Banks are failing to connect with women who view financial advisers as arrogant, self-interested and untrustworthy, according to new research.

The report from insight and consultancy business Kantar, showed that financial institutions are losing out on a £130bn business opportunity by not appealing to women.

“In failing to develop client experiences rooted in men and women’s fundamentally different perspectives on finance, financial services institutions are missing a very significant business opportunity,” said Bart Michels, UK country leader for Kantar.

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“Financial institutions are focusing their efforts on the confident, rather than the competent.”

The research, based on interviews, social media analysis and data from target group index (TGI), which is part of Kantar Media, showed that banks’ advertising fails to consistently communicate qualities including ‘trustworthiness’, ‘understanding’, ‘dependability’ and ‘accessibility’ to women when tested using facial recognition technology.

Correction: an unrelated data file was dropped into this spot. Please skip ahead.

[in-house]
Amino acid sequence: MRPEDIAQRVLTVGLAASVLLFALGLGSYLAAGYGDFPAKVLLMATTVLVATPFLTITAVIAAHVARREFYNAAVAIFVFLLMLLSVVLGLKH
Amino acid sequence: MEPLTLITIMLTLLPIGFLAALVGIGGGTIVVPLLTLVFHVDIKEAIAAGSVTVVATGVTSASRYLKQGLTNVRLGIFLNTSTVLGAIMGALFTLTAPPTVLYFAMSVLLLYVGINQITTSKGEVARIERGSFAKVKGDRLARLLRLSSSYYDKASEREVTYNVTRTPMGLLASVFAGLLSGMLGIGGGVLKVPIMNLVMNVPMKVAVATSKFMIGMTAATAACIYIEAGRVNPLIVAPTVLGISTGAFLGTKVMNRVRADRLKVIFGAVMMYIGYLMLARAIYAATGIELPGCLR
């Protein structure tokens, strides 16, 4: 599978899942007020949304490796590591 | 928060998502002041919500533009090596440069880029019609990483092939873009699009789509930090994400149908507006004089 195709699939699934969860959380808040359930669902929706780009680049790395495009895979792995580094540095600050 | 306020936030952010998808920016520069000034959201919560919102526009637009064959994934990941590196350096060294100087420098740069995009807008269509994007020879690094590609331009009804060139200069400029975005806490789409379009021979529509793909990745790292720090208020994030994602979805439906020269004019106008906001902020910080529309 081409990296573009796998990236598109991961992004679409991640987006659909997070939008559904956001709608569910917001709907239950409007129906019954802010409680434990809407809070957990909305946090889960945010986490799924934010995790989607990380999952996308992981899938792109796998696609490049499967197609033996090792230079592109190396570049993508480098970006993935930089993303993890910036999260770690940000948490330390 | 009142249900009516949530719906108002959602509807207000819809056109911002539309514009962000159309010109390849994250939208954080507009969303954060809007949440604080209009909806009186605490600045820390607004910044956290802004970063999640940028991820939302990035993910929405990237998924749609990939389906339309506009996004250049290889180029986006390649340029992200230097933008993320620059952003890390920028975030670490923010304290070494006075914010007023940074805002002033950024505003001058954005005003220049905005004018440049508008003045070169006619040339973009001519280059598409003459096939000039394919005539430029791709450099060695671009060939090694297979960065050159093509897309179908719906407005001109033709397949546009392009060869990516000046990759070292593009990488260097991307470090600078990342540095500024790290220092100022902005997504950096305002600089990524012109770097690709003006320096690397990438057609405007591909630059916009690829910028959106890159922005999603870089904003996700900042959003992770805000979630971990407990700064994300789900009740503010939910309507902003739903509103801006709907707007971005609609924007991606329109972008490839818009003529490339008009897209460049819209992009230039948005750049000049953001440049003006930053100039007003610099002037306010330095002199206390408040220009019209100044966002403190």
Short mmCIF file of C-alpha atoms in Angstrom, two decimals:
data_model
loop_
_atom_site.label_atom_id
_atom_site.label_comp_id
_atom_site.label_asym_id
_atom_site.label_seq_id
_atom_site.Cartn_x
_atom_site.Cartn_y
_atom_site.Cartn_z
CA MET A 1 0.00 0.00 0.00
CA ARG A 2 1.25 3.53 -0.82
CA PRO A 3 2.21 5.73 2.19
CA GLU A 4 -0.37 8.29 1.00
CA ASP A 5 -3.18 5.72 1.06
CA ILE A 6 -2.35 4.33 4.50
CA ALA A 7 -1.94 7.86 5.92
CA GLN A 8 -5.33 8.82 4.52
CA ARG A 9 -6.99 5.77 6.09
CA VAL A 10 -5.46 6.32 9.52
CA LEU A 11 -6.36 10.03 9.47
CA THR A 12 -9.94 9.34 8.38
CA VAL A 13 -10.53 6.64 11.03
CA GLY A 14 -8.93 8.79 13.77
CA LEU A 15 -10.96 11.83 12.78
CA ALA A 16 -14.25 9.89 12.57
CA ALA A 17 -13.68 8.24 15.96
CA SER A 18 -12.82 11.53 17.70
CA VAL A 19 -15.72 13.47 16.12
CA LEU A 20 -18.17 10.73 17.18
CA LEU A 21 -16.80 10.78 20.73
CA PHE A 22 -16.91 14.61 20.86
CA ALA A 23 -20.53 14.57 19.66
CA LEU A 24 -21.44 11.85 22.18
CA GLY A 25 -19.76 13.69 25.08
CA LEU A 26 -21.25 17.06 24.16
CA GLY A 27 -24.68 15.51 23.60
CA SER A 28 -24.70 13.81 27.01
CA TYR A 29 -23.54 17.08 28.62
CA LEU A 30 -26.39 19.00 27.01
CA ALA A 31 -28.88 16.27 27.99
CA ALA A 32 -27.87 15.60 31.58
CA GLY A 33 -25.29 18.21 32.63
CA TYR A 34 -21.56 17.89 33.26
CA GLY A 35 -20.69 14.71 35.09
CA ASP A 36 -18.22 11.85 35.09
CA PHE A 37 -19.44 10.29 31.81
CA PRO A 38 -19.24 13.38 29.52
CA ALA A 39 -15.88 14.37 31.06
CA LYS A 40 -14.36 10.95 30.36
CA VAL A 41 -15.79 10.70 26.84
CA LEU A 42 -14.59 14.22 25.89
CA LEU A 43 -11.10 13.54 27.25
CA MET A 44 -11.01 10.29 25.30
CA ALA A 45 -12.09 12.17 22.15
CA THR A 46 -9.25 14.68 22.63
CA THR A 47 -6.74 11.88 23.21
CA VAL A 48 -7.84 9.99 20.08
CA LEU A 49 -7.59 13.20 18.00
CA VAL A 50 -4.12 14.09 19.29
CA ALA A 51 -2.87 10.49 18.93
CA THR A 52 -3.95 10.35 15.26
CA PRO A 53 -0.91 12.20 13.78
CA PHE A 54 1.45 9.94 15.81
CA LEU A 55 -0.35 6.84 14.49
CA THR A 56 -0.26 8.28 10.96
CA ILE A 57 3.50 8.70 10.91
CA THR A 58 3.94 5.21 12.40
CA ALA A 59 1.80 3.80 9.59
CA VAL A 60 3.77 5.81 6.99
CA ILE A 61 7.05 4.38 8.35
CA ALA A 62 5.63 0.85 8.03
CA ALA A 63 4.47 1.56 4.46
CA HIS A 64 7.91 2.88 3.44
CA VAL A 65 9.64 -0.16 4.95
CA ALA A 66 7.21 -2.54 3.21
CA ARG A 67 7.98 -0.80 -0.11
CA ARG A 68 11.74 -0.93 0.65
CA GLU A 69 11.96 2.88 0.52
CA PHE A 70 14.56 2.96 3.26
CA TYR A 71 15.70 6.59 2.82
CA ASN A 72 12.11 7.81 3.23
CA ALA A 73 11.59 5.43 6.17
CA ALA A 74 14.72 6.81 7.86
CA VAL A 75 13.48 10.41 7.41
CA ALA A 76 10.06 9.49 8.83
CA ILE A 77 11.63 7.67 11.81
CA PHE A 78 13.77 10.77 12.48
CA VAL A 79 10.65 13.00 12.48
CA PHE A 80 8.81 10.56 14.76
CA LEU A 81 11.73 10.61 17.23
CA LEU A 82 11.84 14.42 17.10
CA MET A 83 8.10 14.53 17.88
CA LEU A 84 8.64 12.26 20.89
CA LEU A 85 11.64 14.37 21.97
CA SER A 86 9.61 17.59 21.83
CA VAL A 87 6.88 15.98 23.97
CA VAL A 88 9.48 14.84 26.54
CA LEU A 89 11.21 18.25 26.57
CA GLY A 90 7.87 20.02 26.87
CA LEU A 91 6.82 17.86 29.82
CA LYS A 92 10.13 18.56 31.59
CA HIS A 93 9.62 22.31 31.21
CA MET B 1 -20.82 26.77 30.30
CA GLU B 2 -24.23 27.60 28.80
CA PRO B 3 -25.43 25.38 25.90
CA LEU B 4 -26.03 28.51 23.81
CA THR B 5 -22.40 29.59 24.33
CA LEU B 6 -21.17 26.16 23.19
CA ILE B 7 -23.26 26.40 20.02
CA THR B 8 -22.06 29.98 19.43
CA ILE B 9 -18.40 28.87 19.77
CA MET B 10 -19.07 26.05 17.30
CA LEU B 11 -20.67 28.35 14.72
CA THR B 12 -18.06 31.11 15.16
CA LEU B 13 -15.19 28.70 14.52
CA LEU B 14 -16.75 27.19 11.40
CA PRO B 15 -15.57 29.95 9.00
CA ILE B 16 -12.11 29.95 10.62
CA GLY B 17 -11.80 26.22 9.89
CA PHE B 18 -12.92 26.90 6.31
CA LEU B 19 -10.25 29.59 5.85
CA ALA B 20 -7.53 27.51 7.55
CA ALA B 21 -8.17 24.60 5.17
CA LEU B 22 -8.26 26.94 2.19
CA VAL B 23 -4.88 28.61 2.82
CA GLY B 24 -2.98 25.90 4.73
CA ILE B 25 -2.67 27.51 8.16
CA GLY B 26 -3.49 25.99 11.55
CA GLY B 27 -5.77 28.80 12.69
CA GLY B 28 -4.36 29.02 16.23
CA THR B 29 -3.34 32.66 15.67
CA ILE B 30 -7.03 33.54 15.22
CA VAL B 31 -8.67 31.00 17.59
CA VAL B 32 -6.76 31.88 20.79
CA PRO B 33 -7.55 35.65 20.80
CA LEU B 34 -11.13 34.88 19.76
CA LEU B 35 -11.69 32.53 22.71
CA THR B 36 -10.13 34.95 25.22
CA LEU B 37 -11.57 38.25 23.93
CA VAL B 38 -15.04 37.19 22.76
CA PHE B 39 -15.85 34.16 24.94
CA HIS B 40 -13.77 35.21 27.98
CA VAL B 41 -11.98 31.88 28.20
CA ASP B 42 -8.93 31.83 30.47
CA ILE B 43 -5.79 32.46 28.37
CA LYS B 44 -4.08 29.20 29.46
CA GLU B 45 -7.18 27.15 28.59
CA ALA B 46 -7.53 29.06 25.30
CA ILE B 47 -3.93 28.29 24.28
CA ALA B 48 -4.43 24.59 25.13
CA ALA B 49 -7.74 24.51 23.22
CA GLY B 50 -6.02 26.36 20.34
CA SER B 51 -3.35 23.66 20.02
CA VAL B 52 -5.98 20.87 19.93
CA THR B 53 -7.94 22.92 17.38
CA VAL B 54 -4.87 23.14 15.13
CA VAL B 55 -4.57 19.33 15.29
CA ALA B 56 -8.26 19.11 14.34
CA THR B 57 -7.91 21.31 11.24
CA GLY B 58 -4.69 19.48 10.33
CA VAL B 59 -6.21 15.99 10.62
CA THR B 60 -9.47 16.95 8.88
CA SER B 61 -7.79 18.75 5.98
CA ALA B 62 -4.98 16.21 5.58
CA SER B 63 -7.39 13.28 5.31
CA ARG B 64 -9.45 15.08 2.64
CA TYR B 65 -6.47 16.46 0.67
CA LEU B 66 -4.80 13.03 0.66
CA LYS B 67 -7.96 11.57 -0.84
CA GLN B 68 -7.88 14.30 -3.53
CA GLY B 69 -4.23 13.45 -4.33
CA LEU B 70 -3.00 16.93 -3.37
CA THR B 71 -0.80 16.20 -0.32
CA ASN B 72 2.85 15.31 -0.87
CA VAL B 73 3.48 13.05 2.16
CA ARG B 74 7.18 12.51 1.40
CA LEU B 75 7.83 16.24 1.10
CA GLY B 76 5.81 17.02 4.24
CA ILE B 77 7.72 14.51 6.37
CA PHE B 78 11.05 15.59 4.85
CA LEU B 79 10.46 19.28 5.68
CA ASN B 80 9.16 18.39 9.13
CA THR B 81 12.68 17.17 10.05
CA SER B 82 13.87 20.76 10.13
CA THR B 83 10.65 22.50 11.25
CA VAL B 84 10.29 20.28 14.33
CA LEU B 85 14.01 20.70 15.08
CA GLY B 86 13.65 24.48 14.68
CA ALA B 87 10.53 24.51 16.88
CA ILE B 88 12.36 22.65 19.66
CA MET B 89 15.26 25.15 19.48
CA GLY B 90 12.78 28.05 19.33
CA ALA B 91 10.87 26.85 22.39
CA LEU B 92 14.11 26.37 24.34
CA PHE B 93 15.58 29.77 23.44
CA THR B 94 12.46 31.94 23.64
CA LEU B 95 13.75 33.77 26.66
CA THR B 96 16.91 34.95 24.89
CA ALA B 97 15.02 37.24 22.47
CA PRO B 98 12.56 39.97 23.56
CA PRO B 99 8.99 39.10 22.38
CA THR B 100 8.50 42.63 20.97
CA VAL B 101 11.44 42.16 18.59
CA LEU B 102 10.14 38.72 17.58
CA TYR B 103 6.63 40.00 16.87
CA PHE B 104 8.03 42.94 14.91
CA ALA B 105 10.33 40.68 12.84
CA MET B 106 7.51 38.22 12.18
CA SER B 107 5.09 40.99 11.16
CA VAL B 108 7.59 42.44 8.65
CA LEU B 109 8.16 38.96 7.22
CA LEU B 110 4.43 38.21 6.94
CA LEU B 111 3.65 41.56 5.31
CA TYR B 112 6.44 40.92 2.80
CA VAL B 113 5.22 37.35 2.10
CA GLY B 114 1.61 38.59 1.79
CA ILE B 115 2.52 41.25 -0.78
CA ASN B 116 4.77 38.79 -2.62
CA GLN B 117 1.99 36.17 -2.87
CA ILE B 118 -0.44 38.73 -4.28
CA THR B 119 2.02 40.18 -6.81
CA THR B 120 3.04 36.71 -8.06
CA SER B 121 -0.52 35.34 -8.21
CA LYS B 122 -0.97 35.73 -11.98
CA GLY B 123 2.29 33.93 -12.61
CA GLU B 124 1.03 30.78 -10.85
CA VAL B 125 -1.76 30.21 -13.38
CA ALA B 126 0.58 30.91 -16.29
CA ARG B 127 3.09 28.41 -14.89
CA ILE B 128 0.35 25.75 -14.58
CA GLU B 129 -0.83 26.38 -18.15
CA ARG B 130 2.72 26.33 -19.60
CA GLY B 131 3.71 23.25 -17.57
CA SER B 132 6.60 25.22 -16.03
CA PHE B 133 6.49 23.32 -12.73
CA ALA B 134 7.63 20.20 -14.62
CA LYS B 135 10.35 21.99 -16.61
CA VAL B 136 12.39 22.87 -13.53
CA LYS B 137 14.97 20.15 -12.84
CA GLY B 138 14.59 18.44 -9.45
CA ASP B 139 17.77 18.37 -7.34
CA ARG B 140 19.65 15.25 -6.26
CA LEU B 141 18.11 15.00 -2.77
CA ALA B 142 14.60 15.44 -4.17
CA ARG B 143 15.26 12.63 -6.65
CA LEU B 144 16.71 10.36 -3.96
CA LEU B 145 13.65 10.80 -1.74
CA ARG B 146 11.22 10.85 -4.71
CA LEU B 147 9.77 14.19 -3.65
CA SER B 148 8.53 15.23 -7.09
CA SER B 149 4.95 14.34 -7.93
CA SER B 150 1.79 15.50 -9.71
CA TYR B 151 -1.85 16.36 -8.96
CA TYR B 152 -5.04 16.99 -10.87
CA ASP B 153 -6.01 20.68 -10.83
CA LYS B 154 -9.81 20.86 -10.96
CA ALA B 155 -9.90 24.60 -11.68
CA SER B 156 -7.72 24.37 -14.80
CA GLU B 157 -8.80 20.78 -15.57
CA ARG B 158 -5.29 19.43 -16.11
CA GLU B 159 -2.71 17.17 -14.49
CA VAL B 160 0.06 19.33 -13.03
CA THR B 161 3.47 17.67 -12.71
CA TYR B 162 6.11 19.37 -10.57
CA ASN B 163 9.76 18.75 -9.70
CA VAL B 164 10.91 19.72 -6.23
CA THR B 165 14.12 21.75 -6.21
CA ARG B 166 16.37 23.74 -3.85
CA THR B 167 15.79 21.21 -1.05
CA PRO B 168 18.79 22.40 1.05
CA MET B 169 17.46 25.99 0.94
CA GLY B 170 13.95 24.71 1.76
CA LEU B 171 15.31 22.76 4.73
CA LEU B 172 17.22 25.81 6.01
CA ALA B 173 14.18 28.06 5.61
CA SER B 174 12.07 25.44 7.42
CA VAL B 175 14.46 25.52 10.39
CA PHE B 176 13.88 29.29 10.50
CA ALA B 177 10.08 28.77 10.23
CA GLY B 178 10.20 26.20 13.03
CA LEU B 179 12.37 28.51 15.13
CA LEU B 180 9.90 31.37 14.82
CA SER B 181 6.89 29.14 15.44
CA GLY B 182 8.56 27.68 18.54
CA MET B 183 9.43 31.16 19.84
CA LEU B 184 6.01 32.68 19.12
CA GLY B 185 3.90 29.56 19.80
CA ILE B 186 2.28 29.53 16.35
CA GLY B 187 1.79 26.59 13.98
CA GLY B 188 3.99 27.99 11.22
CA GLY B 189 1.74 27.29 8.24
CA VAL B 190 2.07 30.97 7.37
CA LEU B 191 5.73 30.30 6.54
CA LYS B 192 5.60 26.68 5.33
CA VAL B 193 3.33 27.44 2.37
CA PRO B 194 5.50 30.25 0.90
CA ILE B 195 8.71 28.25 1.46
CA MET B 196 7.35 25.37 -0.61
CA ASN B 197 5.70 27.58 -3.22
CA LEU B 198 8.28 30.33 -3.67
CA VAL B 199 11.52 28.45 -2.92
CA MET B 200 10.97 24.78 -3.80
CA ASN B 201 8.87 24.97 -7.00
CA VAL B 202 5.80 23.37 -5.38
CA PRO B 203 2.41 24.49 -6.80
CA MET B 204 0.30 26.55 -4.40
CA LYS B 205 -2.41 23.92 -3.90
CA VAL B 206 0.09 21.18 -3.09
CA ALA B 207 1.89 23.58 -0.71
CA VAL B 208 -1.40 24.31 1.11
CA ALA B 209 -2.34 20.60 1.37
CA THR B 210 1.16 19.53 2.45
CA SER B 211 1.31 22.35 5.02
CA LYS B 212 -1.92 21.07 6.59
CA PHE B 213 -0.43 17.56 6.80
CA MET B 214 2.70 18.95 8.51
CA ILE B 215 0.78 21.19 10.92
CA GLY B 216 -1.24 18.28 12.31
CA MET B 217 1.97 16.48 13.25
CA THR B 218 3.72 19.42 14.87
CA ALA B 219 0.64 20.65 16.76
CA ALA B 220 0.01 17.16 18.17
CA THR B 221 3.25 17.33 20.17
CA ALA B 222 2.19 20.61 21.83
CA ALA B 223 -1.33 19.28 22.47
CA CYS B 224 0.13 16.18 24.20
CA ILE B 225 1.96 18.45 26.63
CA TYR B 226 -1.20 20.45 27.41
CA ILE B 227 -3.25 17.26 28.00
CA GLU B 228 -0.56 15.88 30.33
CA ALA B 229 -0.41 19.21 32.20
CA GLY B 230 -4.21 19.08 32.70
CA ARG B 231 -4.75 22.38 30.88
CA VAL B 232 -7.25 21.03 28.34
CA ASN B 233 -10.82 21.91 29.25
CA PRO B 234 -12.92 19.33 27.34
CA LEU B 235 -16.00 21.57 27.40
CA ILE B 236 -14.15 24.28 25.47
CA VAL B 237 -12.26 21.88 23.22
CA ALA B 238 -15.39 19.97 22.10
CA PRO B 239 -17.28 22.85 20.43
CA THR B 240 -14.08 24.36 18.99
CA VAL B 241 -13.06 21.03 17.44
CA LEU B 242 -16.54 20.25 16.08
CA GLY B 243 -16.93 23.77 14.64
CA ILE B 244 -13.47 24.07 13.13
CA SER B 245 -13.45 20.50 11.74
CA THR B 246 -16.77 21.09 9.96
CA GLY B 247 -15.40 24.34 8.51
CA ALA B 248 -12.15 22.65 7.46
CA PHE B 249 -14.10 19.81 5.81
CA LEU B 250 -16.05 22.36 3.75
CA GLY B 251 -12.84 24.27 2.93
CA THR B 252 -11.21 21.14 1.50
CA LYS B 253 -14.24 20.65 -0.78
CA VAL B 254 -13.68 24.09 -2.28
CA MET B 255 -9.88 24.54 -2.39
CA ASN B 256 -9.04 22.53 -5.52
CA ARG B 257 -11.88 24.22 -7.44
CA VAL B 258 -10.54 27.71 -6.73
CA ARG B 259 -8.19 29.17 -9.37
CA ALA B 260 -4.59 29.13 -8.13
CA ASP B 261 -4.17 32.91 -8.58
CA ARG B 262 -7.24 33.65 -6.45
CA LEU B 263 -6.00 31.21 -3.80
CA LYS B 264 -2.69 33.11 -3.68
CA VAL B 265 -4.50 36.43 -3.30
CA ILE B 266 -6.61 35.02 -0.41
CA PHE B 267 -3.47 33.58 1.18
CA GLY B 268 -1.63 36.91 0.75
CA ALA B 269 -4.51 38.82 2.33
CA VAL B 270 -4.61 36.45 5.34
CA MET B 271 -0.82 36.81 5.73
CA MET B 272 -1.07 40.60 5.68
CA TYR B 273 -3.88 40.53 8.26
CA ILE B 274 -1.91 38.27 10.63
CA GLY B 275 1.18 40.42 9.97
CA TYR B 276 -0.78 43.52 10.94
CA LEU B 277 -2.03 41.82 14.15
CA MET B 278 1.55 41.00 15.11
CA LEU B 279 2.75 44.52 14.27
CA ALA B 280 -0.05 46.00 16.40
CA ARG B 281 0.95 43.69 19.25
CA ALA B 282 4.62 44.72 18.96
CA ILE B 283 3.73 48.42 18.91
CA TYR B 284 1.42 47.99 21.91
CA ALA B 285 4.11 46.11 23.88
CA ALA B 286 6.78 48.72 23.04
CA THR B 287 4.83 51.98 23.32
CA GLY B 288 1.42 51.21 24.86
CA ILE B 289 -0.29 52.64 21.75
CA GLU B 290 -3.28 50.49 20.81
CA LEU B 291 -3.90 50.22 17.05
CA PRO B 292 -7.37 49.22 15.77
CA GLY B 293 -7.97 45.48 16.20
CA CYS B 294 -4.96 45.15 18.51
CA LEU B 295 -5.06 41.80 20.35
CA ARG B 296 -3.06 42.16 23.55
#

According to the report, women tend to focus more on relationships and family life when dealing with finances than men, who are interested in products and price. Women also have less time than men to plan for their future.

But women are an attractive prospect for banks. By 2020, they will hold over half of investable assets.

The report shows that satisfied female clients are twice as likely to recommend their bank, they typically hold more savings, mortgage and general insurance products than men and are more loyal.

Women were also shown to be more responsible borrowers with a more conservative approach to the financial barriers to homeownership - two thirds of men under-estimated the cost of buying their home compared to half of women.

However, Kantar’s research shows that women are less financially confident. Among female customers, 65 per cent were found to have low financial confidence compared to 55 per cent of men.

Amy Cashman, UK managing director of financial services and technology at Kantar TNS and the study’s lead author, said: “Women’s lower engagement is also a major factor behind their concerns and shortfalls in retirement income.”

Men’s average retirement savings of £73,600 were three times more than women’s at £24,900, she said.

“This makes improved engagement of women in the financial sector a social imperative as well as commercial opportunity.”

To find out the differences between men’s and women’s relationship to finance, the report’s authors interviewed over 2,000 men and women, analysed over 1.5 million social media posts, used facial recognition technology to analyse reactions to adverts and analysed TGI data, which offers a complete view of consumer behaviour and motivations.

Most research was conducted between May and September 2017 while the social media data was gathered over the past year.

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